Faith in wrong man can mean decades in wilderness

David Moyes
David Moyes
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Q: When was the last time Sheffield United and Sheffield Wednesday were in the FA Cup fourth round draw and Manchester United weren’t?

A: I’ve no idea.

But I do know that for all the wrong ways there are to run a football club even the right way doesn’t always work .

For years United and Wednesday have been struggling to break back into the Premier League.

Manager after manager has been and gone and between the two clubs in the last 15 years only Neil Warnock has made a big impression.

Meanwhile, under one manager Manchester United have bloomed and prospered like no other. Huge crowds in a tip-top stadium, massive income and fanbase, trophies, a legendary youth scheme and the resources to buy the best players on the planet.

What could possibly go wrong?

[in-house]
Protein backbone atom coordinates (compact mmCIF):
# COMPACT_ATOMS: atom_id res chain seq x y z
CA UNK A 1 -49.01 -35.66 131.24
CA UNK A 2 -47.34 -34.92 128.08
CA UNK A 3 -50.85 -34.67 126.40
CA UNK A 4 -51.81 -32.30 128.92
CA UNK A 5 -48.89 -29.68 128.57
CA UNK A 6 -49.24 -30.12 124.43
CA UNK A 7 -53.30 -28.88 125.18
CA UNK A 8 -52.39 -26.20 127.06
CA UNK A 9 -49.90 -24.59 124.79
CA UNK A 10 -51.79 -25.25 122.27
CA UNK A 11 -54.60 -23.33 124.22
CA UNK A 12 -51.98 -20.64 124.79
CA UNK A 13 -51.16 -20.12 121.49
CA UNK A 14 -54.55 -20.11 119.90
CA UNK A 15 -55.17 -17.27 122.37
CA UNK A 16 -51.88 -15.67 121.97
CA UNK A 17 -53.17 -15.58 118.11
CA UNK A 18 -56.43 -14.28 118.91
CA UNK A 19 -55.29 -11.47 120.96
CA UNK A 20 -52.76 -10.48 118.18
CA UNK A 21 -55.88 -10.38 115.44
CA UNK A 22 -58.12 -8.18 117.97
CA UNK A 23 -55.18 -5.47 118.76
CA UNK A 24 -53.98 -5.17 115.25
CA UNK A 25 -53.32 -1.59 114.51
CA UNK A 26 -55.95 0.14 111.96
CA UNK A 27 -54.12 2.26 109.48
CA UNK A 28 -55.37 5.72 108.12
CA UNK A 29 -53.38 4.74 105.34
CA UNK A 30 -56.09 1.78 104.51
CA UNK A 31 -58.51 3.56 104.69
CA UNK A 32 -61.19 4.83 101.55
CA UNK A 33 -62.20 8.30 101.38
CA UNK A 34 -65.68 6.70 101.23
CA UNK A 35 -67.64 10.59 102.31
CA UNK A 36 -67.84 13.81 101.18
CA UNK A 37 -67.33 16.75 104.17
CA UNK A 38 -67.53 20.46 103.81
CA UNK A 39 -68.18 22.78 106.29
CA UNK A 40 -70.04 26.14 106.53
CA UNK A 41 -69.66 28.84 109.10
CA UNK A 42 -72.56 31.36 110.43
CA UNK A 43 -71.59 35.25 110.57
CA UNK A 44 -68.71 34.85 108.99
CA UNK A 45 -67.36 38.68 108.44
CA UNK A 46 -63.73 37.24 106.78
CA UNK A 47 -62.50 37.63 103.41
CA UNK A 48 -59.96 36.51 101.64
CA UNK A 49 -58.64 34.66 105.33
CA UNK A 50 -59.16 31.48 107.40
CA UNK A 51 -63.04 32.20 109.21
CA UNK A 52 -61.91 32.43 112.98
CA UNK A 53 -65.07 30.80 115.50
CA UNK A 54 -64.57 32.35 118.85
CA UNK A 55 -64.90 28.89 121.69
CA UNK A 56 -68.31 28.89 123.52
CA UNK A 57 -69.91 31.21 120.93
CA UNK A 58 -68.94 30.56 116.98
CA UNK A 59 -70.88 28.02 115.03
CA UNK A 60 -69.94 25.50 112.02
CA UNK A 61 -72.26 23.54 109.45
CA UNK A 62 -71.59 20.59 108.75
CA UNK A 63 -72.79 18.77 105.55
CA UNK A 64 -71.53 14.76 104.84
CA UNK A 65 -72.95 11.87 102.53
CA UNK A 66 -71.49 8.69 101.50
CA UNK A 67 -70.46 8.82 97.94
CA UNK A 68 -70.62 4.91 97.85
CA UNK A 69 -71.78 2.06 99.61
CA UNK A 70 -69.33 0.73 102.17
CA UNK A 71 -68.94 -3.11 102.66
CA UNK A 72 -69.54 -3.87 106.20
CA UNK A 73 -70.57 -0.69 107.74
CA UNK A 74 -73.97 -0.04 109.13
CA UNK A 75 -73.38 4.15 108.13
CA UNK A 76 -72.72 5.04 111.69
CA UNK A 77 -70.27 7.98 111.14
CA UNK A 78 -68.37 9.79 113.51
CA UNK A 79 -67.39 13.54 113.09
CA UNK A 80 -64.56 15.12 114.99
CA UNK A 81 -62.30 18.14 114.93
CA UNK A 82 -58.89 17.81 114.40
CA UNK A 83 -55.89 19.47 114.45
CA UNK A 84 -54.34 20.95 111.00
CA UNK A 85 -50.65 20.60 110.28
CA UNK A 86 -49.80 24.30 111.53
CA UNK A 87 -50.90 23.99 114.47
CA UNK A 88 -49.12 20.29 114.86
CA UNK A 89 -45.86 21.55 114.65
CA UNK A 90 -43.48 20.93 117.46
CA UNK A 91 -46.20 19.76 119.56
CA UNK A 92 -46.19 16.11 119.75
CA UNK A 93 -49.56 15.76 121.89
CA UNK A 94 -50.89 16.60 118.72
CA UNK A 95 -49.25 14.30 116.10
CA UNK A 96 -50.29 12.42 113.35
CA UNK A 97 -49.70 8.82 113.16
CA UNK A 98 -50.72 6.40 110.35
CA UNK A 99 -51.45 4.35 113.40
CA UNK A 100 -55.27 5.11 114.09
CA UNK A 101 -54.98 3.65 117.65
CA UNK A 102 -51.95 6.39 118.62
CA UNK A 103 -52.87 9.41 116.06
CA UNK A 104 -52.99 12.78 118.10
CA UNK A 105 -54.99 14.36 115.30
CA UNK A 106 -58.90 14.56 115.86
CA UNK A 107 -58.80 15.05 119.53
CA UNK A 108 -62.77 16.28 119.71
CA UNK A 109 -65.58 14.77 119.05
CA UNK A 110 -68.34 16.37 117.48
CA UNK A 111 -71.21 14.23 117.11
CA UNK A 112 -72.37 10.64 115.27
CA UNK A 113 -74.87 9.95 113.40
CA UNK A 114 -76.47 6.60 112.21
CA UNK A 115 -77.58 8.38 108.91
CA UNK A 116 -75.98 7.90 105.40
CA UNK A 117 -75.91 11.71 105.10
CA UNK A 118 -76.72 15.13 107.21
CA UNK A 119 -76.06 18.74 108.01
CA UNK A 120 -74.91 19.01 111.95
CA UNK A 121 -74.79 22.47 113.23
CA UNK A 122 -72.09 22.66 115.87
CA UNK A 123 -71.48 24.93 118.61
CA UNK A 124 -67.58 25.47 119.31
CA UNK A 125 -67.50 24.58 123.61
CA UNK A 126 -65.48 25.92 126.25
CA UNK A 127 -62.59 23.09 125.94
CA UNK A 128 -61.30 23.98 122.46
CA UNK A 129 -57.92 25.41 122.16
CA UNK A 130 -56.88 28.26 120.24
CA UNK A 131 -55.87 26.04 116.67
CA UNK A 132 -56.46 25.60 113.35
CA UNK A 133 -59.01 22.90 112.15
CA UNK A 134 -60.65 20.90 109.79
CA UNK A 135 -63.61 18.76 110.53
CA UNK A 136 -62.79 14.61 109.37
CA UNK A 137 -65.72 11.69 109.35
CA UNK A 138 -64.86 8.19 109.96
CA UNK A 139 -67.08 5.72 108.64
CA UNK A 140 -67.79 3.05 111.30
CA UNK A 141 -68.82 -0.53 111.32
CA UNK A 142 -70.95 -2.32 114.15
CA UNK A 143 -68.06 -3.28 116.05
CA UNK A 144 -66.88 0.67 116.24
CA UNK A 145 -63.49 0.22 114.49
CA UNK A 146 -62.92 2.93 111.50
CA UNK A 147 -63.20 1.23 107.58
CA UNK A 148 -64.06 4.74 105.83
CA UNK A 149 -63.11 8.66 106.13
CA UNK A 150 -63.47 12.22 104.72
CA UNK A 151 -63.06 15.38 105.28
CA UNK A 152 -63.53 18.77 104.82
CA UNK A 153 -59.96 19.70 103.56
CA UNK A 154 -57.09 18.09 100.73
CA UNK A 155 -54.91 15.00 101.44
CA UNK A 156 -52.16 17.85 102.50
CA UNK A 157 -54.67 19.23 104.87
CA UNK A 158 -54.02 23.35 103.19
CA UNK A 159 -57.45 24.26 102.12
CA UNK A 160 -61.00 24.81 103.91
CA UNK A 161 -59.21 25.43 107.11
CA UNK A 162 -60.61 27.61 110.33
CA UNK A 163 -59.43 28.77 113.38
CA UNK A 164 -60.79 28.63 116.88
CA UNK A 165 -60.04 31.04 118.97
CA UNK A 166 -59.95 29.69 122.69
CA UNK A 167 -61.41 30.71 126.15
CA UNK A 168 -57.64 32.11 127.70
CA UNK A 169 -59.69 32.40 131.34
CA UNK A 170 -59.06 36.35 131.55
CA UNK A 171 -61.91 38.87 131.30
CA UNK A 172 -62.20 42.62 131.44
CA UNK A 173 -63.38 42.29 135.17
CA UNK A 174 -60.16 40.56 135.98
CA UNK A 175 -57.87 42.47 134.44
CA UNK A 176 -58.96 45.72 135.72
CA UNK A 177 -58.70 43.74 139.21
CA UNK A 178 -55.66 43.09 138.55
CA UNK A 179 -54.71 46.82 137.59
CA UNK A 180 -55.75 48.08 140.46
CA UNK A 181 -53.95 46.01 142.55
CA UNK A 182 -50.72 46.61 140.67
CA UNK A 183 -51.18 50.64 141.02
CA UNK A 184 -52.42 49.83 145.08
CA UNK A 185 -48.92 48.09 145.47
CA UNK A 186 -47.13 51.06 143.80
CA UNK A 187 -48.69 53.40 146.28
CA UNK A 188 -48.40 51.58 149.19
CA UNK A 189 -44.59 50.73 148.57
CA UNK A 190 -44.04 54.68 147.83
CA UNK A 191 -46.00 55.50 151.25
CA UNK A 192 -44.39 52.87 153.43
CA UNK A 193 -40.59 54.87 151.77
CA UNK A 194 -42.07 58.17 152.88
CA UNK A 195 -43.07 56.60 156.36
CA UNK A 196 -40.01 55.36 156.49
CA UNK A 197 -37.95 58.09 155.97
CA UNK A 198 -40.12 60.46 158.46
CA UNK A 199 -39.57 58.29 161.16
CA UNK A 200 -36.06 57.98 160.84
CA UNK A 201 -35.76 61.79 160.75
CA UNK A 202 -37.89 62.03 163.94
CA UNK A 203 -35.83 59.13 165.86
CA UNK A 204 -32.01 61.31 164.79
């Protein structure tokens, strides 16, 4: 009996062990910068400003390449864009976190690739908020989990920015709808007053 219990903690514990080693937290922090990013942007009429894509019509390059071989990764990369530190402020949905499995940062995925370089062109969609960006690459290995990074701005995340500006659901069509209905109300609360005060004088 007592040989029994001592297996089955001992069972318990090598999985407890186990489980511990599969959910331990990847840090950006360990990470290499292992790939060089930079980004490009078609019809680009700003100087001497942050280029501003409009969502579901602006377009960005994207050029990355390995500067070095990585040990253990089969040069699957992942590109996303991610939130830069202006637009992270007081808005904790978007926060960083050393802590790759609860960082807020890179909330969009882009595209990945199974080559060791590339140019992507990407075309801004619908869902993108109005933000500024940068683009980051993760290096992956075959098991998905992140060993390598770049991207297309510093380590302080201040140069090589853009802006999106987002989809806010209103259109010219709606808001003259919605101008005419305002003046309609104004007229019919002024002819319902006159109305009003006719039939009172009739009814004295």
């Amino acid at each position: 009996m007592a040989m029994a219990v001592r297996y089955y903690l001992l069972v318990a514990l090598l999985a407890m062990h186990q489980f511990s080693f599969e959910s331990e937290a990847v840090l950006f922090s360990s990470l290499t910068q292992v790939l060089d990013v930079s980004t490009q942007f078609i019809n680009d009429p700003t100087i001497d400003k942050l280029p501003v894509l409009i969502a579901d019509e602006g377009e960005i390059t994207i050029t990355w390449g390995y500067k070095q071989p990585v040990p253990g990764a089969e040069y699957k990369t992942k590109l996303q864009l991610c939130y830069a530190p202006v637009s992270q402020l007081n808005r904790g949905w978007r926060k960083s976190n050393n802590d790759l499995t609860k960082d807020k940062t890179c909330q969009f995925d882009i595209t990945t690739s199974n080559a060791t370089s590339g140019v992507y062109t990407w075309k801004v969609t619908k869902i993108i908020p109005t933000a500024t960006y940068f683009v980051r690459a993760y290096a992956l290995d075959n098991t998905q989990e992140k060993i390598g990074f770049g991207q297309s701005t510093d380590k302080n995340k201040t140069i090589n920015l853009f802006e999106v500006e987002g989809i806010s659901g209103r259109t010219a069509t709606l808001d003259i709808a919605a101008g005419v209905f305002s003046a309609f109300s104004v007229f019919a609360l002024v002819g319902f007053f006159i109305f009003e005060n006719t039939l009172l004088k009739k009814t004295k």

Well, at the moment, just about everything.

Out of the FA Cup, 11 points off the pace in the Premier League, on current form also-rans in the Champions League and if they get stuffed again at Sunderland tonight in the Capital One Cup they’ll be effectively out of all competitions - in January.

When was the last time that happened?

I don’t know that either, but that’s not important.

What all this tells us is that even a success machine with everything in place can go wrong.

When Alex Ferguson retired the choice of David Moyes to succeed him was almost universally hailed as a brilliant move for man and club.

Stability and continuity were key elements and practically all of football agreed that Moyes was the right man for all the right reasons.

But, through circumstance, fortune and poor form Moyes finds himself under a pressure not seen at Old Trafford since the early Fergie years or when Big Ron left in 1986.

Running a football club successfully takes hard work, knowledge and a certain alchemy or man-management magic. Not many people have that.

Moyes will probably come good, but he might not.

Continuity is key but faith in the wrong man can lead to decades in the wilderness. We all want successful teams but it’s as well to reflect on how impossibly difficult it can be to get things moving back in the right direction if that magic touch is lost.